Femina Hip created an SMS counseling hotline after realizing that many Tanzanian youth are more comfortable asking sensitive questions via SMS compared to other communication channels. With this SMS hotline, Tanzanian youth can send in their questions relating to sexual and reproductive health, economic empowerment, and citizen engagement. A member of Femina's outreach team receives the question via Telerivet, and sends a personalized response. In each issue of Fema Magazine, Femina's team publishes some of the SMS questions in the column "Mpendwa Anti" (Dear Auntie).


Live audience interaction

Femina Hip's television and radio shows now have an audience interaction component to them that is run through an SMS system. During each episode a "question of the week" is asked, and audience members are asked to send an SMS answer.

Pushing out information to communities

Femina Hip uses Telerivet to periodically send out information to their audience, especially to inform them about new upcoming media products, such as new seasons of their television and radio shows.

Happy Holidays!

The Telerivet Team

Farm Radio helps smallholder farmers connect using Telerivet

Farm Radio International, a nonprofit that uses Telerivet, was recently featured in a New York Times article about Tanzanian farmers gaining important farming information and techniques through local radio. Farm Radio has partner radio stations in 38 radio stations throughout Africa to “deliver effective programs to serve smallholder farmers through radio.”

Farm Radio uses Telerivet to help these local radio stations boost the interactivity of radio programs by engaging directly with listeners via SMS messages, polls, and subscription services.


The picture above is from the first ever live Beep2vote poll at Radio Nkotakhota in Malawi earlier this year. Using Telerivet, two Android phones were set up to correspond to two different responses to a poll. Listeners simply called the number that corresponded to their response and hung up to register their vote. This system makes it easy for listeners to share their opinions free of charge. For example, a radio station could ask listeners to answer a poll about how they store their maize.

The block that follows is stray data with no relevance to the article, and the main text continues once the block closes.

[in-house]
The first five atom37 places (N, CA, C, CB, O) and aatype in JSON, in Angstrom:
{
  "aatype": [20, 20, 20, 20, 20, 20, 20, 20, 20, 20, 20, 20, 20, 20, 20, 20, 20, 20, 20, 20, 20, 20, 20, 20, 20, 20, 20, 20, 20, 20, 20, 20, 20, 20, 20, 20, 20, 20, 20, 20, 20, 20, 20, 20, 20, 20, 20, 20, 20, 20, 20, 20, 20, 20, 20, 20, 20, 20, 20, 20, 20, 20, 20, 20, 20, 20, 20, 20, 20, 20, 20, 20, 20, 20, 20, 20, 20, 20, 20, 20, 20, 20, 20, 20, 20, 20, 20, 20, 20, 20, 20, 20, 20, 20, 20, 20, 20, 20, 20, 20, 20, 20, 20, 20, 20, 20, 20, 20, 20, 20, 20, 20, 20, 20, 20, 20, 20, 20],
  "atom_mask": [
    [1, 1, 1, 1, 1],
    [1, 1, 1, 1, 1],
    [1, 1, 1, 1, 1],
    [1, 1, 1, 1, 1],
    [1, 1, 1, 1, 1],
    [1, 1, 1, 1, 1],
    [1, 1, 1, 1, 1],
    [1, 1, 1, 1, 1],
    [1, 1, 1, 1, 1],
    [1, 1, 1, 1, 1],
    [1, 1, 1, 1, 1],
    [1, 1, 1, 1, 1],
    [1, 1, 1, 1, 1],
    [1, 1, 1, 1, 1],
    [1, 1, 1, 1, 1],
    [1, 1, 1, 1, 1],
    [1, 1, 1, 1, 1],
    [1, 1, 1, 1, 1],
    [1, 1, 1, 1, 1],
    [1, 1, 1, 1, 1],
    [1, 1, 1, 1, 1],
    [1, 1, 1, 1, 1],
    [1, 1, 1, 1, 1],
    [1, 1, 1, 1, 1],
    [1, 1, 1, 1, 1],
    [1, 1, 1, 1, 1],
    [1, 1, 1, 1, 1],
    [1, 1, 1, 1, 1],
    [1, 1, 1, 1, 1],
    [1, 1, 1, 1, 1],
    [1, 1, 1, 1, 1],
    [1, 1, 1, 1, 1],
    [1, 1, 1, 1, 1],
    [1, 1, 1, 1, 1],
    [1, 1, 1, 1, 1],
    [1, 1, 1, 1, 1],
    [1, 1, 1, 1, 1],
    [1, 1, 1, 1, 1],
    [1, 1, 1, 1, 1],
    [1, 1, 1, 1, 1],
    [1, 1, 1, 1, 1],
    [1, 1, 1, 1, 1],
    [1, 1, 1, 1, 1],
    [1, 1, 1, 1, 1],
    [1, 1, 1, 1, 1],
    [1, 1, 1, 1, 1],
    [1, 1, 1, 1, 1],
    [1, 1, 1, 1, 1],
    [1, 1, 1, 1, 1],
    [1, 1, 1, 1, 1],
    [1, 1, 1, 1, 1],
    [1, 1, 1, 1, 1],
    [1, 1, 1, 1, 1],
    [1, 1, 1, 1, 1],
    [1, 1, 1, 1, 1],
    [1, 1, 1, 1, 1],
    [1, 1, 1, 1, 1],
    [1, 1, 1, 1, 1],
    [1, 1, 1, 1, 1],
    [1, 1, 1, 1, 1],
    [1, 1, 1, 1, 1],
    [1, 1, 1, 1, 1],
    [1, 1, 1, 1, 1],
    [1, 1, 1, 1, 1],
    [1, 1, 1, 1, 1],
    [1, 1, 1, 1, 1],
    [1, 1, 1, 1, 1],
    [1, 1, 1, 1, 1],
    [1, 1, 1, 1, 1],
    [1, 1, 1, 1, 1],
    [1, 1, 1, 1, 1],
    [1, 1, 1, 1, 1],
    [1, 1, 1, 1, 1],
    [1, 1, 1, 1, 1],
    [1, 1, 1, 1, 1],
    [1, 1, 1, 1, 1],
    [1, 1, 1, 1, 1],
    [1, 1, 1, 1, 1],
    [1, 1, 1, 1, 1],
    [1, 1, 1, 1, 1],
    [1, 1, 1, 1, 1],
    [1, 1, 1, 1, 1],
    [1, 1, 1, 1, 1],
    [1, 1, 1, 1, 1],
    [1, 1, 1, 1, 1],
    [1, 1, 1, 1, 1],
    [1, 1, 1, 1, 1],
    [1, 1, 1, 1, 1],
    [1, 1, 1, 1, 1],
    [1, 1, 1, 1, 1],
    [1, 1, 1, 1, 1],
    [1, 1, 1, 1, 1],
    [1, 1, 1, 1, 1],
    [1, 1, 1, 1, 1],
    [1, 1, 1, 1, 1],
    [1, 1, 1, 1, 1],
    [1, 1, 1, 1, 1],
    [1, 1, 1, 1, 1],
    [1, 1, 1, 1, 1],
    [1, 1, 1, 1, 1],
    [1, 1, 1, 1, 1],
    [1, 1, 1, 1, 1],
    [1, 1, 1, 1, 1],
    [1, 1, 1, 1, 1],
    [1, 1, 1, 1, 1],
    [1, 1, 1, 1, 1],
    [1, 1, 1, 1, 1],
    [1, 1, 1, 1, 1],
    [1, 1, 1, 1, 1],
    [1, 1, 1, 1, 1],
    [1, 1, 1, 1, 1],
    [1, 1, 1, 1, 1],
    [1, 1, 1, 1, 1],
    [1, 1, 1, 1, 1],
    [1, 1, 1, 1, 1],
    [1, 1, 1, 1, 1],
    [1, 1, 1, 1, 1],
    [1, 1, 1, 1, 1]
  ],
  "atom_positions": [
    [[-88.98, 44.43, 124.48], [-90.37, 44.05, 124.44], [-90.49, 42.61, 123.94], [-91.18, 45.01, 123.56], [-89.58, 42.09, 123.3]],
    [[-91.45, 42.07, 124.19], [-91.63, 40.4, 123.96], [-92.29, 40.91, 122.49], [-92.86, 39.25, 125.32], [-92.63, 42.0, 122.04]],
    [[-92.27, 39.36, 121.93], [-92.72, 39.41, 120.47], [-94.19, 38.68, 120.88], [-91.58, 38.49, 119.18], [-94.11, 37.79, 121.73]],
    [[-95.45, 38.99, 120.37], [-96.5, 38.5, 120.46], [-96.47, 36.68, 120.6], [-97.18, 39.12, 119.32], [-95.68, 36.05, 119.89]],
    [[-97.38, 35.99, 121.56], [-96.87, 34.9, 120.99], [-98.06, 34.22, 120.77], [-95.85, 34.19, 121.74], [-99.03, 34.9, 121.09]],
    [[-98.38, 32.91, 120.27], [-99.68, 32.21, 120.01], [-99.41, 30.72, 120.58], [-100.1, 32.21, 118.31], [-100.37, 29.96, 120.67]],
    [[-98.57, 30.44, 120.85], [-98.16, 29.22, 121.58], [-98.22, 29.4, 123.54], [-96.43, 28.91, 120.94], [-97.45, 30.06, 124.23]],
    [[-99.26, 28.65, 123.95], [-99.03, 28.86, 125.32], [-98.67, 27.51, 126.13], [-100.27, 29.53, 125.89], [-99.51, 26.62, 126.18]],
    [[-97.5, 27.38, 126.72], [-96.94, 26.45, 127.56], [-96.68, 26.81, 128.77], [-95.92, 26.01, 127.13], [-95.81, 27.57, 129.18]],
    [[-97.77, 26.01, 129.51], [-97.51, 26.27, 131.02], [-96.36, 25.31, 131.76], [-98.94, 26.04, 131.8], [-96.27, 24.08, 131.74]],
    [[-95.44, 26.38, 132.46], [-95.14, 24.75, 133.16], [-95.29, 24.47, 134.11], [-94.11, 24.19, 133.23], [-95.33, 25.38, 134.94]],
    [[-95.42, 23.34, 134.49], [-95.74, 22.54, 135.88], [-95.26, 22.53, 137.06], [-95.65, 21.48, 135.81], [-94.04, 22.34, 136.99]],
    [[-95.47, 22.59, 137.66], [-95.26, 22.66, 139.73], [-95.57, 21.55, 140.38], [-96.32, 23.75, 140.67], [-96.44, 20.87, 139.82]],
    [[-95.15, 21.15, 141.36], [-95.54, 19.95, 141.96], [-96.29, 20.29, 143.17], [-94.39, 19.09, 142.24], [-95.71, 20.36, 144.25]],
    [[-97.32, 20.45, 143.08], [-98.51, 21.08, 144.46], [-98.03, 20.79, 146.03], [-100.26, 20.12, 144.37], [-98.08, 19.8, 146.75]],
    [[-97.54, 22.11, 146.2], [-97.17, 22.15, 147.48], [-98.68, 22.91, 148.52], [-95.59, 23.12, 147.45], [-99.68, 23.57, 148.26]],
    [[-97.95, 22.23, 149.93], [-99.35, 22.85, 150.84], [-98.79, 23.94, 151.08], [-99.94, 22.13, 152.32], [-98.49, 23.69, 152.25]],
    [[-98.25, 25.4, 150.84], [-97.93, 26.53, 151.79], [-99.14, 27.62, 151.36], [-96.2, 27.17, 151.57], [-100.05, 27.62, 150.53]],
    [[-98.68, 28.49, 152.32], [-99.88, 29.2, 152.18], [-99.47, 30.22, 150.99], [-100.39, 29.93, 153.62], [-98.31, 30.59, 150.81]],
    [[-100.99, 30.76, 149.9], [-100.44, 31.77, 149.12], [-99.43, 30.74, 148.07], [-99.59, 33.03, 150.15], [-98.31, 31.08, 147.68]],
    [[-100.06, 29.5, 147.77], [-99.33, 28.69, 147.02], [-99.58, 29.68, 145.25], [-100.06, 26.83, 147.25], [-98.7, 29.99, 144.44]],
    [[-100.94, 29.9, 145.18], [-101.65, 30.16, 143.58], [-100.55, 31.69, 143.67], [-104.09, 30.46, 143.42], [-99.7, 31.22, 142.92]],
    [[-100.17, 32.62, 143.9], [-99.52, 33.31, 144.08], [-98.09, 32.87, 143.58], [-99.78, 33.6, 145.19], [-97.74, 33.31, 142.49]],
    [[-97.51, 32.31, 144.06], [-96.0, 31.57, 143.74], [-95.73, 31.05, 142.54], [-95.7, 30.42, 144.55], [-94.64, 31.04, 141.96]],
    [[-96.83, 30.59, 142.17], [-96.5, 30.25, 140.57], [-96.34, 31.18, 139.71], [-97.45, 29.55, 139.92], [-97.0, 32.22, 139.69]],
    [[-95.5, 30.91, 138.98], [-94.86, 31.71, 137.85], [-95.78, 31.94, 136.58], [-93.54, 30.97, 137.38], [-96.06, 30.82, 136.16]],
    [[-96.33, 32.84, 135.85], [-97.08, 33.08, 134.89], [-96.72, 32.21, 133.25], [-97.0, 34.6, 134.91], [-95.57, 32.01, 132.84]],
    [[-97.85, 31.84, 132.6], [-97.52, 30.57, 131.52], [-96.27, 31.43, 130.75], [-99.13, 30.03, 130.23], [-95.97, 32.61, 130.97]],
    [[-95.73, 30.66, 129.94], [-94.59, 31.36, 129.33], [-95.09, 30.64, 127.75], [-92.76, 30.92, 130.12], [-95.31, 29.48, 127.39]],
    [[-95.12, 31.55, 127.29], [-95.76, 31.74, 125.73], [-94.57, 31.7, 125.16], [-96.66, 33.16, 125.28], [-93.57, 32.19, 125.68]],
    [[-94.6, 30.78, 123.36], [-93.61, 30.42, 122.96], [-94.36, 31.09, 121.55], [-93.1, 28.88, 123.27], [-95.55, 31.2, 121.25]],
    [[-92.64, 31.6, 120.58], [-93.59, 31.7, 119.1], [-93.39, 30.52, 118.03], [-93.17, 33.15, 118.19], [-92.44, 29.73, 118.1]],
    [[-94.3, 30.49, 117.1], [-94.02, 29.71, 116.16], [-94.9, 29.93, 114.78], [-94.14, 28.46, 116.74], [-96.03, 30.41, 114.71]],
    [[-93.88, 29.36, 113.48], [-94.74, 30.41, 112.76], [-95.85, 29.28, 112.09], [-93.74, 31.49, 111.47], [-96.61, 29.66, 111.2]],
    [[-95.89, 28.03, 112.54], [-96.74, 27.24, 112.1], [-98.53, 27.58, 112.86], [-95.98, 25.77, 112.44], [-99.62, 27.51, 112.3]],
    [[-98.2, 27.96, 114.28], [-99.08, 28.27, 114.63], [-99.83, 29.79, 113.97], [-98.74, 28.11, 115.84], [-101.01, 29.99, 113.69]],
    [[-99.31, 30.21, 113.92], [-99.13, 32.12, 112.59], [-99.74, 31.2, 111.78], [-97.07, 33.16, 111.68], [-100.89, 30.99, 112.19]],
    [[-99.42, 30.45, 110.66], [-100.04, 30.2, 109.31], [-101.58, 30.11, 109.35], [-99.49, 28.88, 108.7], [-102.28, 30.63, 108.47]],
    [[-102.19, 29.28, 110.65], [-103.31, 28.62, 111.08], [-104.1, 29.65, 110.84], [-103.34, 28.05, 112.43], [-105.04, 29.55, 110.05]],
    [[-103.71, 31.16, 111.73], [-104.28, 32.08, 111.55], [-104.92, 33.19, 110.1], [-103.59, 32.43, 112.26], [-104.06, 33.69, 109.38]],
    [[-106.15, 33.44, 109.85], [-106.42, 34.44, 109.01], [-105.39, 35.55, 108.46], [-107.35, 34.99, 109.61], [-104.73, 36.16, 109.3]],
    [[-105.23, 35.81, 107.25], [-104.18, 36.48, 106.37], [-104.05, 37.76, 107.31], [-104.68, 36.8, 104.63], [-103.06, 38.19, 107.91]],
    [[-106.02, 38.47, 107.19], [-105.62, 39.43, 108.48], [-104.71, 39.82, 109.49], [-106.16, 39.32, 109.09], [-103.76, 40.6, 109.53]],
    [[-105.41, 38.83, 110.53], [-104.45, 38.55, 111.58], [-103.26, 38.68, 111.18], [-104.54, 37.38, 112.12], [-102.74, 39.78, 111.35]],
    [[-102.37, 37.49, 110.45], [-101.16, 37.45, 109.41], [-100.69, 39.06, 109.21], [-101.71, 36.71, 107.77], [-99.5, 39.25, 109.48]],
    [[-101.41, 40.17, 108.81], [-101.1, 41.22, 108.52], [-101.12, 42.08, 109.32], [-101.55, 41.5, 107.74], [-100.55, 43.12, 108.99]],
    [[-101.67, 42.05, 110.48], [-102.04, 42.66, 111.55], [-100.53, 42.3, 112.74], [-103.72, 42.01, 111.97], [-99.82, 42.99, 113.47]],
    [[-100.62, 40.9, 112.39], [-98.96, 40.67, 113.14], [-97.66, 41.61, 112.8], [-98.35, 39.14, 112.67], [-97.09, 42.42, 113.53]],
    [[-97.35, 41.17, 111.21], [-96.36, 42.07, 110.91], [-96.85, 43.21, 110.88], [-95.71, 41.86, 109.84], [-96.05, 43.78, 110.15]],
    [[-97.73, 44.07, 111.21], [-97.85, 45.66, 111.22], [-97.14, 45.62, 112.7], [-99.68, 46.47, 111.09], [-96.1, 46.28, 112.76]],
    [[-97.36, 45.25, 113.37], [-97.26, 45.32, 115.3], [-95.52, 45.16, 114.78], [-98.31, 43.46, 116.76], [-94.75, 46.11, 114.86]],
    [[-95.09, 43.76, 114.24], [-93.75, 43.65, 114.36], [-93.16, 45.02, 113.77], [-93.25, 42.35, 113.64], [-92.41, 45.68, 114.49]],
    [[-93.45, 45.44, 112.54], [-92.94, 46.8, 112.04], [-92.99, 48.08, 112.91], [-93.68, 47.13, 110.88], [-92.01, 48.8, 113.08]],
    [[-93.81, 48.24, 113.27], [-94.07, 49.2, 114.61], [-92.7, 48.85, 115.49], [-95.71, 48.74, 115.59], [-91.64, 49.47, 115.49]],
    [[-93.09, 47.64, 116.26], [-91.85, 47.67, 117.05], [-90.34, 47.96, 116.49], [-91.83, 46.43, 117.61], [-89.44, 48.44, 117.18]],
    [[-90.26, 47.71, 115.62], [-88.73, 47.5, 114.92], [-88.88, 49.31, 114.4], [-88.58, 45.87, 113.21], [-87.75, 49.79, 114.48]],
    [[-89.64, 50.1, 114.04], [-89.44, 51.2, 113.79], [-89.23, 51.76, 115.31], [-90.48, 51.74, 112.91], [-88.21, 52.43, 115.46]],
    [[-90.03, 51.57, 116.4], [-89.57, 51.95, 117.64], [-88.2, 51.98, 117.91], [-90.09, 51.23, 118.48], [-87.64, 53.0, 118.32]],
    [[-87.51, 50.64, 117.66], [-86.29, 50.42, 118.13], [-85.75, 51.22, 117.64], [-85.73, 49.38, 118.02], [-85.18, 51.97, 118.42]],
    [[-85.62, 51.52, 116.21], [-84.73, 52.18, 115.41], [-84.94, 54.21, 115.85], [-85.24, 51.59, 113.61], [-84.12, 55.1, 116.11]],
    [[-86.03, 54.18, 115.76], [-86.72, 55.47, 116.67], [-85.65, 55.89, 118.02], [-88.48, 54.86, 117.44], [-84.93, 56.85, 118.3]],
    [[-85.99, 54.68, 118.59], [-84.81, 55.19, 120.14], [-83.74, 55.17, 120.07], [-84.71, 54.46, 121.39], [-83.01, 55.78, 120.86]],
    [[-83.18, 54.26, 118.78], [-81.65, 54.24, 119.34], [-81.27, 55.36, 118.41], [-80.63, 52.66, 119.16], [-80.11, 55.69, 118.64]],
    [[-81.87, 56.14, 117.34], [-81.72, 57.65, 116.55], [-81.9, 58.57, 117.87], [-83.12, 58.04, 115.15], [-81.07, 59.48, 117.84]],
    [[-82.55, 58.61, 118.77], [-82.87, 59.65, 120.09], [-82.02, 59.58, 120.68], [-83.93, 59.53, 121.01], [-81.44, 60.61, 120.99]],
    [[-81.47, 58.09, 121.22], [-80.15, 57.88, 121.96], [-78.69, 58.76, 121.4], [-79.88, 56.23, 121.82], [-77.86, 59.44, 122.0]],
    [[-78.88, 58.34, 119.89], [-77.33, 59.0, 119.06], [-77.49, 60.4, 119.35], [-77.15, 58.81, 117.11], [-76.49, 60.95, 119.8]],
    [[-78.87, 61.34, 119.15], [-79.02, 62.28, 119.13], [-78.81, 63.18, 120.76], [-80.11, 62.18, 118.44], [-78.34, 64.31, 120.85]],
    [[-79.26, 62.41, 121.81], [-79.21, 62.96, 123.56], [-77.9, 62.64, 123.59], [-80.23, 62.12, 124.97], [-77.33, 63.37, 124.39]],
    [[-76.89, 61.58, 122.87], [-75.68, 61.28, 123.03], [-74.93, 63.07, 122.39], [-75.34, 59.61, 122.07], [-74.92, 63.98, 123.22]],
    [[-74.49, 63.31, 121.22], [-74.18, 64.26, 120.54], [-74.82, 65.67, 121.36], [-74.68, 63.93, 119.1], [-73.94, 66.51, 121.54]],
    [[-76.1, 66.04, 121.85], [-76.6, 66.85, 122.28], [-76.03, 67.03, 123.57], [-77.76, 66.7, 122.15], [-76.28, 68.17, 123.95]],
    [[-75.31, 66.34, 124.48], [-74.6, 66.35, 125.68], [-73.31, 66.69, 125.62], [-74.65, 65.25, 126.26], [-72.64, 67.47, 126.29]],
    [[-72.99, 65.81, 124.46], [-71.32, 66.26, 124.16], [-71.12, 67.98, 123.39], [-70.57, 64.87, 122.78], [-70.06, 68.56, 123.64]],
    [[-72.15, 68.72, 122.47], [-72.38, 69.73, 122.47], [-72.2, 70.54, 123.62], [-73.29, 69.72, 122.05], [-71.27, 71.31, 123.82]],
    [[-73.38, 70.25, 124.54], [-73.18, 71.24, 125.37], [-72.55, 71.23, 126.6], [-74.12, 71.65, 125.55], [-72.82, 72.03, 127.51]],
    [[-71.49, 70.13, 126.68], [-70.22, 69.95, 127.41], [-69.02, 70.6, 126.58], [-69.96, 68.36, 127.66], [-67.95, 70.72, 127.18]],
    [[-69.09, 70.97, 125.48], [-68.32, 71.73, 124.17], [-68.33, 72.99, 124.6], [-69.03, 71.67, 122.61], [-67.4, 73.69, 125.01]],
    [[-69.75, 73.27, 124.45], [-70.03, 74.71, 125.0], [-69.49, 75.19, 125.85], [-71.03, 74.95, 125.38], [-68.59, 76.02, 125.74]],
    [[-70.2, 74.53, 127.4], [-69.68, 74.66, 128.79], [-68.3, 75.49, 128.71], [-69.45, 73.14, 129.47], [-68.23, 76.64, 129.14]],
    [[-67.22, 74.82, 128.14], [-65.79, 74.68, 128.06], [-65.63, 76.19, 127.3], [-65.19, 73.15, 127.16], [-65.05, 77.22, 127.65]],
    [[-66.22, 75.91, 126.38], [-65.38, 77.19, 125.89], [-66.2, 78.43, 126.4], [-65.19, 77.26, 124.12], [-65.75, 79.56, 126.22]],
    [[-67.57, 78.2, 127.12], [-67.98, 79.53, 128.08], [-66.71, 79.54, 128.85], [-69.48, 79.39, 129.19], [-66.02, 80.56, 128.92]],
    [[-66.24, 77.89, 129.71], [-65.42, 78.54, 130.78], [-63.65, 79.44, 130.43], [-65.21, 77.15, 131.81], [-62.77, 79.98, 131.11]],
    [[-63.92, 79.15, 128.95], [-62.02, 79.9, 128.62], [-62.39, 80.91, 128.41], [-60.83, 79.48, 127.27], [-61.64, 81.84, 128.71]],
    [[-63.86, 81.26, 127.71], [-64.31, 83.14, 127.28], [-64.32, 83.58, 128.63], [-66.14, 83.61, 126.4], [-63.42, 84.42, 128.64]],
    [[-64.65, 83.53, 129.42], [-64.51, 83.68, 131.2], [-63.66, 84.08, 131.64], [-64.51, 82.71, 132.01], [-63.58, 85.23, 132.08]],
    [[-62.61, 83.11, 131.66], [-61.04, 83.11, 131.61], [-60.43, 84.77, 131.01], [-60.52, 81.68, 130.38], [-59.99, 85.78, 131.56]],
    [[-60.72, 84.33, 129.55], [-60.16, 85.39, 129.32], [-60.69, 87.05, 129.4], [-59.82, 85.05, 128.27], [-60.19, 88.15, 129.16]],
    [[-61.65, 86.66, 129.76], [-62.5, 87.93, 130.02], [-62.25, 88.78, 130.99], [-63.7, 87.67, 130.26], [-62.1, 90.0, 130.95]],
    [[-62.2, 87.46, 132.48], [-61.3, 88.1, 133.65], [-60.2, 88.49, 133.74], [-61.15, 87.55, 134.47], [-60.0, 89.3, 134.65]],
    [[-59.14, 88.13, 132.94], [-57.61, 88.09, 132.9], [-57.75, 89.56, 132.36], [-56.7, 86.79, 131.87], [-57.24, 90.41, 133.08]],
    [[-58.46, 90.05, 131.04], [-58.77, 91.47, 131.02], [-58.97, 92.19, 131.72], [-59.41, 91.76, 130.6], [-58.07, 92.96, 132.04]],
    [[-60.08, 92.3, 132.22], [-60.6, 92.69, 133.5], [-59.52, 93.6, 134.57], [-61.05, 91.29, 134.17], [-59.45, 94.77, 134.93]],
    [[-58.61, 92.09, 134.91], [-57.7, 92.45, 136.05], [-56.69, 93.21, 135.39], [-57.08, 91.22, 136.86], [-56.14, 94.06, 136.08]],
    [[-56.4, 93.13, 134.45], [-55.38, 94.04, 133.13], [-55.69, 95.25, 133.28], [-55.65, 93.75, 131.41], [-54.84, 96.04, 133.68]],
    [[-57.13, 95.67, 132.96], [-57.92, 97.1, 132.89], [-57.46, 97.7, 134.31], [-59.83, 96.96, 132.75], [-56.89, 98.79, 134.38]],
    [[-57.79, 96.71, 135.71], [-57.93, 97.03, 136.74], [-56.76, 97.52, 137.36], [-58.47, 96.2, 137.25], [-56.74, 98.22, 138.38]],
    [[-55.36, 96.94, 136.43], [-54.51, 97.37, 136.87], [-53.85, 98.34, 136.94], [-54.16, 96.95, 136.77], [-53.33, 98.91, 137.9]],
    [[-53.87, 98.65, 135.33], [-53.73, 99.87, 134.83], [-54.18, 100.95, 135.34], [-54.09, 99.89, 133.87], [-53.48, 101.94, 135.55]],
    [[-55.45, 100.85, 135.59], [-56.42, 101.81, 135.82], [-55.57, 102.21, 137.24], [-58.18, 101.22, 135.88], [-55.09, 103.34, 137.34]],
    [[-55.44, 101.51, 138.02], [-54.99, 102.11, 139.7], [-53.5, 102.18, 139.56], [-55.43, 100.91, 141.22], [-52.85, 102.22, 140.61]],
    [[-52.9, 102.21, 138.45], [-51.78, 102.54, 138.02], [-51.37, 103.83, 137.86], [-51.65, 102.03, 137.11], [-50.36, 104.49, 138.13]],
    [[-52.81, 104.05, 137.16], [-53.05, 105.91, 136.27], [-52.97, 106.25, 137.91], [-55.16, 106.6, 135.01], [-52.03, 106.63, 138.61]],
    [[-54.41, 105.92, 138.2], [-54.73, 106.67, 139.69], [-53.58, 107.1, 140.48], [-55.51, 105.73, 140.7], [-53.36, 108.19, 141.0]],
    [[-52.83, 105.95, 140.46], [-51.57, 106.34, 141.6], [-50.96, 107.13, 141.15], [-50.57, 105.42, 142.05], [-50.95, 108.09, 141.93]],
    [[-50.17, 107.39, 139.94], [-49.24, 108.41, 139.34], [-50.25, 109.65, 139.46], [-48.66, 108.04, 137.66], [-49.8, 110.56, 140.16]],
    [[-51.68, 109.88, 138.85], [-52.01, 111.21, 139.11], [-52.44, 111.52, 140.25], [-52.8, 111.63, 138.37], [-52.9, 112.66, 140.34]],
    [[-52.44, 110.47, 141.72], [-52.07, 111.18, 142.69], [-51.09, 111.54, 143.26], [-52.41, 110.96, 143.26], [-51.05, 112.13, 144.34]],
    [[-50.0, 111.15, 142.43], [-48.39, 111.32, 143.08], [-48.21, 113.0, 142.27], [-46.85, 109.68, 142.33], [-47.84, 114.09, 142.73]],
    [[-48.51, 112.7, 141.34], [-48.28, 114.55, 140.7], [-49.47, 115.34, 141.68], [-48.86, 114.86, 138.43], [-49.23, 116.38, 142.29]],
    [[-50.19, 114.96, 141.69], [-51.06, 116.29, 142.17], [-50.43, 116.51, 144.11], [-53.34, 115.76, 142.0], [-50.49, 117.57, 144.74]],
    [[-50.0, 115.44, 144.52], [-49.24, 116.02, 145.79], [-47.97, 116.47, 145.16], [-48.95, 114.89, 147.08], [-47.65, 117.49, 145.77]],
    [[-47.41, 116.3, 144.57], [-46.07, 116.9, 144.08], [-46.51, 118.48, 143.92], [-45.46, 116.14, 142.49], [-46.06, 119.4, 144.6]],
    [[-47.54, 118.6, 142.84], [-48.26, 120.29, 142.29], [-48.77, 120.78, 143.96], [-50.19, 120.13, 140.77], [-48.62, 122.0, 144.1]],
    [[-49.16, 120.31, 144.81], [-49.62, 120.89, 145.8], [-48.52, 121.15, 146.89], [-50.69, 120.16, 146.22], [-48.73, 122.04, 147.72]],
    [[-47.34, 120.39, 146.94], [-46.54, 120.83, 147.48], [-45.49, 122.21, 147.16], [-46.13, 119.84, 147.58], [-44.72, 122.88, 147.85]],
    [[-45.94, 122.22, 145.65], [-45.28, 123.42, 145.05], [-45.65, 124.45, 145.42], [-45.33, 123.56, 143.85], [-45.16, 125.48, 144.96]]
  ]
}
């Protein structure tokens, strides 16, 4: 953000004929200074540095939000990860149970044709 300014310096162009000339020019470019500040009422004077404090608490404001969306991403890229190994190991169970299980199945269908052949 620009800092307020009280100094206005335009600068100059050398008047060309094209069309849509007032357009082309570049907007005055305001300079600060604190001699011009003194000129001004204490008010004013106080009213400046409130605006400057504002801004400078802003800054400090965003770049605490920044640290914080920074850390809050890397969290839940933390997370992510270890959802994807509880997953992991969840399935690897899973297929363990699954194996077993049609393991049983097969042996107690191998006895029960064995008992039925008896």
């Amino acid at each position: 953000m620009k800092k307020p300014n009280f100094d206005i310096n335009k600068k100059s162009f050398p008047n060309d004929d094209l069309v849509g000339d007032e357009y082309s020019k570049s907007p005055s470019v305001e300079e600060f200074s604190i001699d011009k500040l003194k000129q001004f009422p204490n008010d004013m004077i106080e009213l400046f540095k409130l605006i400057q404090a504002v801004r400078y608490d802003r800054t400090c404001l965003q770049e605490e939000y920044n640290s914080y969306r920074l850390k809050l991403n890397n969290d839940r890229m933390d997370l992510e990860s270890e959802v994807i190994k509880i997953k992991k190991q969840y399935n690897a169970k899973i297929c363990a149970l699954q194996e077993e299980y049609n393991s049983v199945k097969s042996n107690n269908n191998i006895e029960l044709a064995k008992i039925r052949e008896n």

Farm Radio has an open session next week at the 6th annual Information and Communication Technologies and Development International Conference (ICTD2013) in Cape Town. The December 10th session is a hands-on demonstration showcasing how Farm Radio and our Android App can make radio more interactive for listeners. More information about ICTD 2013 and Farm Radio’s open session can be found here.


Telerivet powers Nuru International’s next campaign

Nuru International is a nonprofit organization dedicated to ending extreme poverty in remote, rural areas by equipping people with the tools and knowledge they need.

In Kenya, Nuru has been working with smallholder farmers in Kuria West district to prevent the spread of Maize Lethal Necrosis Disease (MLND). MLND is a virus that leads to fungal infections in corn plants, and has a major impact on the livelihood of smallholder farmers, who can easily lose their entire crop to the disease.

This summer, Nuru launched a SMS campaign to provide information to farmers about preventing MLND. To power their communication system, Nuru turned to Telerivet.

The campaign reached its goal: 98.4% of farmers in Nuru's campaign kept their crops free of Maize Lethal Necrosis Disease. Furthermore, farmers expressed that they were really happy to be receiving information by SMS.


Now, Nuru Healthcare and their Social Marketing Teams plan to launch a campaign focused on women attending four antenatal care (ANC) visits. The team plans to utilize Telerivet again as a tool for spreading individual reminders and wider-reaching messages.

Lindsay Cope, Healthcare Senior Program Manager for Nuru explains, “We saw great success with the first SMS-based campaign aimed at helping farmers prevent Maize Lethal Necrosis Disease from devastating their farms. Now we are thrilled to utilize similar methods to improve maternal and child health.”

Nuru’s primary way of connecting with women in the community will be through Telerivet’s informational services. The Social Marketing Team linked Telerivet to their Salesforce database which allows local staff to send relevant, real-time messages to a variety of audiences.


Based on their formative research, the campaign will take a three-pronged messaging approach highlighting factors identified to influence a woman's ability to seek four visits. These will include emphasizing what makes it important and easy to attend the first visit in the first trimester of pregnancy, peer and family approval, and linking ANC visits to a healthy start to a child's life leading to future family contribution.  

With only 20% of pregnant women in Nuru’s target community in Kuria, Kenya attending the four recommended antenatal care (ANC) visits, and just 6.2% seeking the first visit in the first trimester, Nuru Healthcare and Social Marketing Teams are eager to launch their upcoming ANC campaign.